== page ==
you don’t look like a leader


Many years ago Jill Blackmore and I did some research looking at principal “supply” – issues in recruitment, employment and retention. At the time there was already a notable problem for some schools in getting people to apply for the top job. We were able to research in South Australia and Victoria – another Australian state refused to be involved.

One of the things that we looked at was the way in which interview panels worked. We talked with people who had been interviewed for principal positions, and also with some people who had been on interview panels.

We came to the conclusion that interviews were often ‘homo-sociable’ – that is, panels tended to employ people just like themselves (Blackmore, Thomson and Barty, 2006).

Gender was a major marker of same-ness and difference in interviews. Sometimes all male or male-dominated interview panels just couldn’t see “merit” in many of the women who applied, nor in a minority of the men.

We didn’t ask people about clothes at the time. We probably should have. But what we were told was enough already. Here is a tiny taste of our findings:

Many research participants believed that women, in general, still faced an element of disadvantage as leadership positions continued to be perceived, by conservative panels, as belonging to men. There was a enduring association between masculinity and strong leadership (disciplinary and directive).

‘I would say’, one male principal said, ‘that my female colleagues have had to apply more widely’ though many were competent and highly talented. Although prejudice against women had fallen away considerably at an organisational level, that is, that is, within the Department and in most schools, he believed, it continued to exist in some localities as ‘… some communities have some old- fashioned, deep-seated attitudes towards appointing women to leadership positions’.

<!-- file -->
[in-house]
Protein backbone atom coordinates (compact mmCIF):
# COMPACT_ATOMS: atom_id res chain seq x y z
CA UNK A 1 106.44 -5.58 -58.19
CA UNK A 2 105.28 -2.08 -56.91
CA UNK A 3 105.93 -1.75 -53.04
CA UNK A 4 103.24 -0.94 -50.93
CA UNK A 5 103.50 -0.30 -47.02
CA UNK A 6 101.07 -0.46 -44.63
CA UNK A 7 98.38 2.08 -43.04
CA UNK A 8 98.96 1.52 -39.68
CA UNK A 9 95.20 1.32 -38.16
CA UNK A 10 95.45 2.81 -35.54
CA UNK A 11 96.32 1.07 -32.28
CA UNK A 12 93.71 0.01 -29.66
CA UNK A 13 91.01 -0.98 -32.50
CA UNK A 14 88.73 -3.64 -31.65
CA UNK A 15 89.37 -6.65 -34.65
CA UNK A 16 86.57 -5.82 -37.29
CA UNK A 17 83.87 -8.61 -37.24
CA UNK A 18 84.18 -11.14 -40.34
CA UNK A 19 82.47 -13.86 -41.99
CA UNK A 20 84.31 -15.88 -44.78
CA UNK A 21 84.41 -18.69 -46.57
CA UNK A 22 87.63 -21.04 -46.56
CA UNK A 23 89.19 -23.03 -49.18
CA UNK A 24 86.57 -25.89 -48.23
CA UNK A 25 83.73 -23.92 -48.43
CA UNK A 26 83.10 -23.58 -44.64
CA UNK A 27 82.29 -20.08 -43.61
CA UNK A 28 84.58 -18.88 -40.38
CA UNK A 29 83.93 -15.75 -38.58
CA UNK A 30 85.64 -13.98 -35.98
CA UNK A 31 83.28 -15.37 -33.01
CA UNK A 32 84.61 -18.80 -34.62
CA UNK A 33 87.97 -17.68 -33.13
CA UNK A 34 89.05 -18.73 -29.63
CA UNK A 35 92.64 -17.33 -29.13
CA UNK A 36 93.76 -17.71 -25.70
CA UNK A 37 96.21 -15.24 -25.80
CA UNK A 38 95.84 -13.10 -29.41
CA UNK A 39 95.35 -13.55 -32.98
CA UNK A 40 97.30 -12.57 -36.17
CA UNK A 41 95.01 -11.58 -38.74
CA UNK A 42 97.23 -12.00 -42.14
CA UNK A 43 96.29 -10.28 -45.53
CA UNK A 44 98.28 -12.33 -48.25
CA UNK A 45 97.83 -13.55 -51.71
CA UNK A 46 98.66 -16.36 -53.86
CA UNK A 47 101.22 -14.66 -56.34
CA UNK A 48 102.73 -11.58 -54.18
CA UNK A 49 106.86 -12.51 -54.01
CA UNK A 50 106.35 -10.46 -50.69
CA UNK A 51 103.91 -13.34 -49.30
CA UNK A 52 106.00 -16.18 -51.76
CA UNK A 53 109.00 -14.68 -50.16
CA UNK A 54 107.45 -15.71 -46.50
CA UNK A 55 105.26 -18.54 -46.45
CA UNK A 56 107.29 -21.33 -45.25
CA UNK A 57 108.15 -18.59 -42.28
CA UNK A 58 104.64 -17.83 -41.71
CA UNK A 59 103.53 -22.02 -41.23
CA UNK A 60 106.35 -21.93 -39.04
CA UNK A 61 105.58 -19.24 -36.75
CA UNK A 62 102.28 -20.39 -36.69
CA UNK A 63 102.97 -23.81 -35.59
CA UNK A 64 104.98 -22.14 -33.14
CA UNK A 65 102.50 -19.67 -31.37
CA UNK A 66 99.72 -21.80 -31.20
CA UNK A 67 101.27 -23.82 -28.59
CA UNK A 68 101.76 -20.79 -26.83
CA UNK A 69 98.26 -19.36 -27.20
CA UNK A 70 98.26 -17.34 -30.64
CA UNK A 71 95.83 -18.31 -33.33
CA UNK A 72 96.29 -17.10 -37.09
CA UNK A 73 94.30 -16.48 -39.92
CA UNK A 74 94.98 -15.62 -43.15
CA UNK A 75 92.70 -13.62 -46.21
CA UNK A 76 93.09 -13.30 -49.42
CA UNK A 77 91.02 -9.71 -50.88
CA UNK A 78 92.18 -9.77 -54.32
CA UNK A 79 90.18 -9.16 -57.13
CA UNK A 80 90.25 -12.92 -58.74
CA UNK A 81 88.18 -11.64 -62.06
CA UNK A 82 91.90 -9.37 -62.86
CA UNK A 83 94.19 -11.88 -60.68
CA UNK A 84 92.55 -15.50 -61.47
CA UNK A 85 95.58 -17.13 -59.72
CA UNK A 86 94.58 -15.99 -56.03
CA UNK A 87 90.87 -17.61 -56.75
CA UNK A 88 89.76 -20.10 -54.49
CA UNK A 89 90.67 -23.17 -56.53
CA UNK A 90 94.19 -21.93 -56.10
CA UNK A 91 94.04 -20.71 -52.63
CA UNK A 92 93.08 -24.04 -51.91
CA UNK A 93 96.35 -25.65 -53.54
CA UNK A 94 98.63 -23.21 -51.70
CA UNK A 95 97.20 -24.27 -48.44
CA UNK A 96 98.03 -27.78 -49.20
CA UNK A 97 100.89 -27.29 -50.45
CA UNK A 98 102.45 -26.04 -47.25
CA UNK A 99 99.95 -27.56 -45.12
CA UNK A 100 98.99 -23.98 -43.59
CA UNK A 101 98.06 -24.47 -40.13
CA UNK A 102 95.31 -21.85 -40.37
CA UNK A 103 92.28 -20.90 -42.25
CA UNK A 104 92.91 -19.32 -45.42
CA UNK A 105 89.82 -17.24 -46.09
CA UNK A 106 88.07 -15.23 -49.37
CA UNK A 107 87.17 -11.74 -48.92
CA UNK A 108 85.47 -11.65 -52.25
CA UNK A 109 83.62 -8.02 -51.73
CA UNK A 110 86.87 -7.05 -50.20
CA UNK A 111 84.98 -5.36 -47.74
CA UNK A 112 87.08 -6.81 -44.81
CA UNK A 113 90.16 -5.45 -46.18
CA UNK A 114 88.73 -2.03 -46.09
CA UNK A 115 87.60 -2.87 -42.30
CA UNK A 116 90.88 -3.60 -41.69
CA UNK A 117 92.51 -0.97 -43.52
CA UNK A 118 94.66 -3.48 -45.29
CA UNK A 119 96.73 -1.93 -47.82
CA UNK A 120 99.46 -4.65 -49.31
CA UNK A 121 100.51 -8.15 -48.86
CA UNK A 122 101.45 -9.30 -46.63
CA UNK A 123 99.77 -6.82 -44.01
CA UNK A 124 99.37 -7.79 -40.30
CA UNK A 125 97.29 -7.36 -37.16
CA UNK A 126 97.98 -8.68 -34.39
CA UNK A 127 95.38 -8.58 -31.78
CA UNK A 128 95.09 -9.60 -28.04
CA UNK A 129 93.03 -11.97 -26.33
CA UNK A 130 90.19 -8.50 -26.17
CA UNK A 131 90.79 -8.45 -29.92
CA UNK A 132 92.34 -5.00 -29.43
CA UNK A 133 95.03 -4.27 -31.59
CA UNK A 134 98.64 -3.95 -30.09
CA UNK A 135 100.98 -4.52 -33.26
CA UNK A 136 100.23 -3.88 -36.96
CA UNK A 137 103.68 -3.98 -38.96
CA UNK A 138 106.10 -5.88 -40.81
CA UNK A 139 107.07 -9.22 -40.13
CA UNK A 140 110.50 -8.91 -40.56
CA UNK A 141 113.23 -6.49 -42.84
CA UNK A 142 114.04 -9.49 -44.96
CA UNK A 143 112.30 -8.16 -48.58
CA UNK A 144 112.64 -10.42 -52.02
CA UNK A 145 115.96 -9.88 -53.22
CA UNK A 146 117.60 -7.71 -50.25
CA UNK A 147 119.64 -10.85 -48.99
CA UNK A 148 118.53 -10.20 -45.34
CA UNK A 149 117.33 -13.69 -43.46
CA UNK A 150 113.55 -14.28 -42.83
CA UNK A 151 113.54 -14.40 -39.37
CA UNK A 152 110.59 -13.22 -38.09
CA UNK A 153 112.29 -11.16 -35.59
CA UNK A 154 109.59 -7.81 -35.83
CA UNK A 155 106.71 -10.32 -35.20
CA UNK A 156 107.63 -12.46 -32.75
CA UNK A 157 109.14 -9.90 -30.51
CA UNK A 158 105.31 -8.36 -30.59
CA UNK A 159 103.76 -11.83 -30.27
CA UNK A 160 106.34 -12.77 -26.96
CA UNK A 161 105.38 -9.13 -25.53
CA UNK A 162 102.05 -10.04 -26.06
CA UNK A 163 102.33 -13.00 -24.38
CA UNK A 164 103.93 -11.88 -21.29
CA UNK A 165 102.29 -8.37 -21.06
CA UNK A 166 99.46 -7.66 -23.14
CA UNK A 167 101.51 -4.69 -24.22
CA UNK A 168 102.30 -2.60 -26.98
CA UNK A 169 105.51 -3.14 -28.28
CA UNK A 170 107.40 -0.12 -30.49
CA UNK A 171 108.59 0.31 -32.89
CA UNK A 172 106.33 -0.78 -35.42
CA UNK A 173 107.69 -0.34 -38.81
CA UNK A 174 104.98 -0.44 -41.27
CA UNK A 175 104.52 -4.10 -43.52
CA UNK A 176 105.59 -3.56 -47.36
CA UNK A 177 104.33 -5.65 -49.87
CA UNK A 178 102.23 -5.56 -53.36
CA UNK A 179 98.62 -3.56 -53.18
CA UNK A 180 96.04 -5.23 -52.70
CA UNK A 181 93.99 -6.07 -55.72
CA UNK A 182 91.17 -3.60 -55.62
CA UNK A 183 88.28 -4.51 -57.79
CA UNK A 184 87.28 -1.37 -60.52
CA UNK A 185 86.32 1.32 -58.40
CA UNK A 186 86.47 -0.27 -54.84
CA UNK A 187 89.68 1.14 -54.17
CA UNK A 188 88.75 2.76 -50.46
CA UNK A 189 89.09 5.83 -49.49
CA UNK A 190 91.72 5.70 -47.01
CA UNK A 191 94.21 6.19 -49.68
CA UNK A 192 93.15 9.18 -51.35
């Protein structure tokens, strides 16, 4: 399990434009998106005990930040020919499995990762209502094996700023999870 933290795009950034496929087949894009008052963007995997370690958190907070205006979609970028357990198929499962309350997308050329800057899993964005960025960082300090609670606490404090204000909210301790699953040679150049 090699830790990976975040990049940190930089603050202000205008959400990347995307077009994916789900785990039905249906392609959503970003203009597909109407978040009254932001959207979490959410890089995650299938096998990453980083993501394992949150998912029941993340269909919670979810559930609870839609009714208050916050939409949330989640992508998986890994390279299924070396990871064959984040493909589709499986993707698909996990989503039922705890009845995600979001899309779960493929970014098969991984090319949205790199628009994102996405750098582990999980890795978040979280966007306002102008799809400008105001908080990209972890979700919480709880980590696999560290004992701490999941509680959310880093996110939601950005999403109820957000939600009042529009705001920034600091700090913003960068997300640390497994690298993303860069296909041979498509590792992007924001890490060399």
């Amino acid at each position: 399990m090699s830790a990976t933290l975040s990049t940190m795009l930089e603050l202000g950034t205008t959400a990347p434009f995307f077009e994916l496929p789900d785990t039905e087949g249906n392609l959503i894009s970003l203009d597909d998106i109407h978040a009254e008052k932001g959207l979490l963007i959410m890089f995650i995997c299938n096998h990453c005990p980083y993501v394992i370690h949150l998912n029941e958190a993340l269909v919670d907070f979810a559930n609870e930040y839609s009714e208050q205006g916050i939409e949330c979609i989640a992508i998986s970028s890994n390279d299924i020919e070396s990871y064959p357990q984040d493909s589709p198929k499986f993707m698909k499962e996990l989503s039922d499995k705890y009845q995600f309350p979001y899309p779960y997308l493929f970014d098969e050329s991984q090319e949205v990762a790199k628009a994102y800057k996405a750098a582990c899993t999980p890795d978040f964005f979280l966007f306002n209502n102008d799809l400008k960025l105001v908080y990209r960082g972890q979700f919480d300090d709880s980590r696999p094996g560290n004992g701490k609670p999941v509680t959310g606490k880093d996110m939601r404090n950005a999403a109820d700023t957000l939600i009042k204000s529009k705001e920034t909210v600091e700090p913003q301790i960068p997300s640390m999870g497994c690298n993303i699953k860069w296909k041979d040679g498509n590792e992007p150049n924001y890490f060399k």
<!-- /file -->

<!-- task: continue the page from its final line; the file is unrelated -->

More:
Still going on? 

In response to our last two posts on bare legs and tattoos, we have heard that this kind of discrimination may not have entirely disappeared. It seems that some people are still being told that they need to be – and to dress – a certain way in order to get a job.  We were told of interview panels where being bare-legged would have been seen by panellists as meaning unfit-for-the-role. One women told us that she had been told she wouldn’t be taken seriously for leadership until she put her hair up – long hair worn loose equated to not-leadership-material. We also heard from some women that they cover their tattoos in particular situations – such as interview panels –  in order not to elicit a prejudicial opinion.

We are interested to hear from any aspiring, serving or former school leader who has had experience of wardrobe-related employment troubles. We are particularly keen to hear whether clothes have been read as a non-verbal signal of either leader readiness/suitability or not.

We would love to hear from you – anonymously if you’d prefer – about any troublesome wardrobe incidents that have affected you.

Please use the comments below, social media or email us at or


Blackmore, Jill, Thomson, Pat and Barty, Karin (2006) Principal Selection, Homosociability, the Search for Security and the Production of Normalized Principal Identities. Educational Management, Administration and Leadership 34(3) 297-317

Photo by Syd Wachs on Unsplash


it’s all about the red

I was talking to my friend Jill Blackmore the other day about her research on women leaders. For those of you who don’t know her work, Jill did two of the early Big Books about women and leadership  – Gender matters in educational administration (with Jane Kenway) and Troubling women: feminism, leadership and educational change.